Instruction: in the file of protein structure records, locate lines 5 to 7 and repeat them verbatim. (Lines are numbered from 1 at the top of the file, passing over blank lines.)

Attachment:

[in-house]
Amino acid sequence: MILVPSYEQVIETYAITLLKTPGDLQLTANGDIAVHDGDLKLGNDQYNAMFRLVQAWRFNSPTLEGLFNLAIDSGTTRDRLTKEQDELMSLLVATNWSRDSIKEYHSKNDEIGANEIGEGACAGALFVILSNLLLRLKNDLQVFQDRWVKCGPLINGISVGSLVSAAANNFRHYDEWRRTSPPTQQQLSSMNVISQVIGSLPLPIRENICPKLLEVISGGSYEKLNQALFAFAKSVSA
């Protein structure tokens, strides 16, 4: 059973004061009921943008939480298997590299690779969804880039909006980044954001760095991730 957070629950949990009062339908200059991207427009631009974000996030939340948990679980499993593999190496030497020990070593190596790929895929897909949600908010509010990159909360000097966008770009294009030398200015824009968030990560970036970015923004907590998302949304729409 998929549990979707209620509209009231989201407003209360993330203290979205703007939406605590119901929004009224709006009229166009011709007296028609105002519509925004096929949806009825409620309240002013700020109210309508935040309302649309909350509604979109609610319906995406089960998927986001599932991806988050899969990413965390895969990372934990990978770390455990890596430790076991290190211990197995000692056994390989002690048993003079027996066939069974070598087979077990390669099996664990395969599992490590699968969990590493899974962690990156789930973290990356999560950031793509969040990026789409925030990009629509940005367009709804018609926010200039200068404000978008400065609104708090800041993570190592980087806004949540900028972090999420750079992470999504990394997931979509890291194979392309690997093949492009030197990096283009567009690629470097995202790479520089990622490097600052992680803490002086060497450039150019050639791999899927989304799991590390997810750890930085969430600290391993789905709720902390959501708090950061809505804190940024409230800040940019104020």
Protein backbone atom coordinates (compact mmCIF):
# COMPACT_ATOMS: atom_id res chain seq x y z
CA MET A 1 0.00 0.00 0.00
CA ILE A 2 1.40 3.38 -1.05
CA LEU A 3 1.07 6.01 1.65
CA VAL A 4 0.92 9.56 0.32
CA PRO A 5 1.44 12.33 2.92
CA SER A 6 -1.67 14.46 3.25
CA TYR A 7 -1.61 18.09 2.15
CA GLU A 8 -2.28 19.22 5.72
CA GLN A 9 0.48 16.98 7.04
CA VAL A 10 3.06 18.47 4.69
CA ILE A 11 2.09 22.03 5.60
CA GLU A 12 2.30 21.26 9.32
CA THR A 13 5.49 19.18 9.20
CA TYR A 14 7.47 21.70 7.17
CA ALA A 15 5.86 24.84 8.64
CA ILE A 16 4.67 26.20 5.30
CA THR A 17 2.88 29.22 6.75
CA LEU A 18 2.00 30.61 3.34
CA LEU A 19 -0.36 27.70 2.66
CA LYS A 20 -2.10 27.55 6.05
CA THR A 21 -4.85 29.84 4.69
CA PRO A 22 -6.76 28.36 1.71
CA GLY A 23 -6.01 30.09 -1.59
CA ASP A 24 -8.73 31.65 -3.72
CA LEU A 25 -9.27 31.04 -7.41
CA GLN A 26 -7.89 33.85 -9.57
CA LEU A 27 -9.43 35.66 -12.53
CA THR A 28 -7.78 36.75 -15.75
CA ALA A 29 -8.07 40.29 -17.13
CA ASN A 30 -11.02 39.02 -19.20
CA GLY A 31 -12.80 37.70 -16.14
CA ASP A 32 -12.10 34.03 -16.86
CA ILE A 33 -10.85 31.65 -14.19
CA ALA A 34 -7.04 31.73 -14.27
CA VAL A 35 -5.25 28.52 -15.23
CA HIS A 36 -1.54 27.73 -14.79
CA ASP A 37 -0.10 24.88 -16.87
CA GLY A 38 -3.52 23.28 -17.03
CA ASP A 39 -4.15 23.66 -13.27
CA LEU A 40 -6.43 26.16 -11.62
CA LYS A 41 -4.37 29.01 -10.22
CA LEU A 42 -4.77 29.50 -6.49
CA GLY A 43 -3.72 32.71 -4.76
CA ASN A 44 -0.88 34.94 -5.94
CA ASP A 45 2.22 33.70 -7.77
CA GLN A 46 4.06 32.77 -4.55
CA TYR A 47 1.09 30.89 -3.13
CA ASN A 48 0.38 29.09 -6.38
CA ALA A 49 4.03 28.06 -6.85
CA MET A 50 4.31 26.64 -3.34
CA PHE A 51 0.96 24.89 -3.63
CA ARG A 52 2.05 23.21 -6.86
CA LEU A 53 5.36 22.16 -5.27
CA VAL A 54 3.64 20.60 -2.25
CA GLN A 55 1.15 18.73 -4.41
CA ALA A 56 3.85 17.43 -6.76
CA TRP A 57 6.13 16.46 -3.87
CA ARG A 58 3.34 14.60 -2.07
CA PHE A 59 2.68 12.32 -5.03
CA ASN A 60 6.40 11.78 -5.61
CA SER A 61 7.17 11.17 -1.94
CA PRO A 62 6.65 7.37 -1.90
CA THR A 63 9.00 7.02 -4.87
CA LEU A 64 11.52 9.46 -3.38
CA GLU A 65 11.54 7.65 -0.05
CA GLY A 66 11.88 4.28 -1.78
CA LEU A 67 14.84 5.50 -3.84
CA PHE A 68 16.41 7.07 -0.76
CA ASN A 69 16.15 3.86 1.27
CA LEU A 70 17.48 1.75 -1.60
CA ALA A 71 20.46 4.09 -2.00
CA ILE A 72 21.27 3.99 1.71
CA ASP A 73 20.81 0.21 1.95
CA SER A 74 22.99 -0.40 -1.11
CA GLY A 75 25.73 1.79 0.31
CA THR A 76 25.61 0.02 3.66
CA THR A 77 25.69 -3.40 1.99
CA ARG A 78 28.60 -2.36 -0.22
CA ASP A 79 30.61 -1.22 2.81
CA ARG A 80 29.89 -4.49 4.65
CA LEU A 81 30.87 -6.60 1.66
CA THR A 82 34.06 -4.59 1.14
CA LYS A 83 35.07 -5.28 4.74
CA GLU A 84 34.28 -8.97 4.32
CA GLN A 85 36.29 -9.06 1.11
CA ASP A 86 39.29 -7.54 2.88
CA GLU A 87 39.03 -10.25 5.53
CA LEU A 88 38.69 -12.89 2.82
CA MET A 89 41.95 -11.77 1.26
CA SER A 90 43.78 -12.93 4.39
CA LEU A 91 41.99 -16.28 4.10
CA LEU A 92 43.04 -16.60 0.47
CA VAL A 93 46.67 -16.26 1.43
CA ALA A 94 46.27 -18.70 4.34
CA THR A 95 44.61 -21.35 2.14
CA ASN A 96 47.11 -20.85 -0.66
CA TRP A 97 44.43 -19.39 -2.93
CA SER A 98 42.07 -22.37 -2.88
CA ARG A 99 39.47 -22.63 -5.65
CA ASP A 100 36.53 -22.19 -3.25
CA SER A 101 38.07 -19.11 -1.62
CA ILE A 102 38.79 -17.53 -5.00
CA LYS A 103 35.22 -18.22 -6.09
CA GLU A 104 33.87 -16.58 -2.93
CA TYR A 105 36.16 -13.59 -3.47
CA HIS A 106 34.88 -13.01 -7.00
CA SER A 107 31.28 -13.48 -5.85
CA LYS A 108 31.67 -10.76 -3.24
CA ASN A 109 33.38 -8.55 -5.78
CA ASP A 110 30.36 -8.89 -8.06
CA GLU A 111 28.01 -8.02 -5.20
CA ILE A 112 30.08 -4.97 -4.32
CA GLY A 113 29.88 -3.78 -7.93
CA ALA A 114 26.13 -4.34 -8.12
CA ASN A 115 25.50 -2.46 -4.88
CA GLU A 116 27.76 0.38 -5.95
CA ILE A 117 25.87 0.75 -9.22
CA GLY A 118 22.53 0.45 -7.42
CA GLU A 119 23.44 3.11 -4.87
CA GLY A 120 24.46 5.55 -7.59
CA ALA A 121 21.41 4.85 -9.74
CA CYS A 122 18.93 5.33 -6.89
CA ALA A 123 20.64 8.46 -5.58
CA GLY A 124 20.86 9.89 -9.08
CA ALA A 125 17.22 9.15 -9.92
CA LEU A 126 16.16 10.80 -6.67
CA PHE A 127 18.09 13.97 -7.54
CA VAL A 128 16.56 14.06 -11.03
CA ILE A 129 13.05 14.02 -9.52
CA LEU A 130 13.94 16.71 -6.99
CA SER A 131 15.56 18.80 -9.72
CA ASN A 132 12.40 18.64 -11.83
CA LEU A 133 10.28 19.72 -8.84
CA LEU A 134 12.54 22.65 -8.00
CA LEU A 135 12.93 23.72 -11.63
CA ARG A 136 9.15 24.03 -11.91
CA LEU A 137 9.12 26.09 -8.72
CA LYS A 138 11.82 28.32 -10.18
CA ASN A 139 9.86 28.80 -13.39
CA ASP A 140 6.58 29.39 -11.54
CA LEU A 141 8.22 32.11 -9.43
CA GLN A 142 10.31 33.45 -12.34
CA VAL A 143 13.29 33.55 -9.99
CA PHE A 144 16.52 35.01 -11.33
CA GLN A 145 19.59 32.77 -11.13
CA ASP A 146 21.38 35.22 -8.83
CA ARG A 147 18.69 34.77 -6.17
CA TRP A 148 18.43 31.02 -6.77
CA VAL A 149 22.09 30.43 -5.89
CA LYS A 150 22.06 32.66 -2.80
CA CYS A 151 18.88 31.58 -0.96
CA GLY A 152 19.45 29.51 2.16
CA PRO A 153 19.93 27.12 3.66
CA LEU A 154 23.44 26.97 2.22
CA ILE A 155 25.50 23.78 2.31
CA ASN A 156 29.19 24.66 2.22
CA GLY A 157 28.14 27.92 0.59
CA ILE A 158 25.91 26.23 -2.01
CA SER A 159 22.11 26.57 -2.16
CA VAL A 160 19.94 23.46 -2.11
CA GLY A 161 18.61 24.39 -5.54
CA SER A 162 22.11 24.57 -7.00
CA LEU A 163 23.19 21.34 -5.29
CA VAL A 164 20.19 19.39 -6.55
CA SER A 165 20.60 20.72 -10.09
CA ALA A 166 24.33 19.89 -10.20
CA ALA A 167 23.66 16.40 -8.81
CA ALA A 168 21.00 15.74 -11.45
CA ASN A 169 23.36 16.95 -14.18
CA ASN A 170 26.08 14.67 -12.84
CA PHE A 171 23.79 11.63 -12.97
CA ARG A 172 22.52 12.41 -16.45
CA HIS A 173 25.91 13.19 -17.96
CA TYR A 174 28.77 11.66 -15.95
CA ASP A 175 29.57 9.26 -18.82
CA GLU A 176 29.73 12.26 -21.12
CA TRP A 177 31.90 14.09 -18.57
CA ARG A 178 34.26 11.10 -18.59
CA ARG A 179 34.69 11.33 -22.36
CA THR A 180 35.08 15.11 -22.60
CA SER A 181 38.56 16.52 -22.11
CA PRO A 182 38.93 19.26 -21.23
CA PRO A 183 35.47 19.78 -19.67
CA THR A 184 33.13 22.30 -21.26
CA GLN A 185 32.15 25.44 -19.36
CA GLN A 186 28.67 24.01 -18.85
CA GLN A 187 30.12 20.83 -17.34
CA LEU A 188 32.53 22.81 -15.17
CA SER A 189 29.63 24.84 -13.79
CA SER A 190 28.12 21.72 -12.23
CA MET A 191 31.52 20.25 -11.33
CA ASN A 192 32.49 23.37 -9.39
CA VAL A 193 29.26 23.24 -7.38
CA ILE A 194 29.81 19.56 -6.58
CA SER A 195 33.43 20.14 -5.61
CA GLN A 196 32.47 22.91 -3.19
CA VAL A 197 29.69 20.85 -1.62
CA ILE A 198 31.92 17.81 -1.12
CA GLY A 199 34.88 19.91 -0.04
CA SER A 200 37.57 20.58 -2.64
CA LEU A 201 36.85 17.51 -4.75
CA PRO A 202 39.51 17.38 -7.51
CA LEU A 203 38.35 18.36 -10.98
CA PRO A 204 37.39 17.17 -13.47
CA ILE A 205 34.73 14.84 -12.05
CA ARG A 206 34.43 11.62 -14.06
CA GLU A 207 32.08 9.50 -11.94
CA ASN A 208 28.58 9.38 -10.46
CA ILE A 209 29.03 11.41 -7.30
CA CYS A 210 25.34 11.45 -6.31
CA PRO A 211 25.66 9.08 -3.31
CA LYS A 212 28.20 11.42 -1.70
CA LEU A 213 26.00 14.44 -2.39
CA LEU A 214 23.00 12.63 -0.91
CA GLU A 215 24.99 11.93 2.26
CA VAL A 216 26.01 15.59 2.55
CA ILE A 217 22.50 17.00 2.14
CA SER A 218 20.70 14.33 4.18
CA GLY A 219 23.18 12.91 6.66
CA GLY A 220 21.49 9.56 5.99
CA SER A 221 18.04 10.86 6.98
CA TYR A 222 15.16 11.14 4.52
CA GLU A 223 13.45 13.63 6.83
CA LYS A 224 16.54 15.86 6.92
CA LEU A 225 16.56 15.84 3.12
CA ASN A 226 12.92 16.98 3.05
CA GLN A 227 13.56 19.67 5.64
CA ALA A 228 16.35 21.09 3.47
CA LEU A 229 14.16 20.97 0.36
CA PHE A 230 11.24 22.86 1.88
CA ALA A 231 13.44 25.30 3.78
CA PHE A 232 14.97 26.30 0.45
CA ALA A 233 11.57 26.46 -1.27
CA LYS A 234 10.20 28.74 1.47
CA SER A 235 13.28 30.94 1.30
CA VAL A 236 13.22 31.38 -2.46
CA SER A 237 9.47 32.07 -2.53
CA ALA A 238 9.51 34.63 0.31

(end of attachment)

# COMPACT_ATOMS: atom_id res chain seq x y z
CA MET A 1 0.00 0.00 0.00
CA ILE A 2 1.40 3.38 -1.05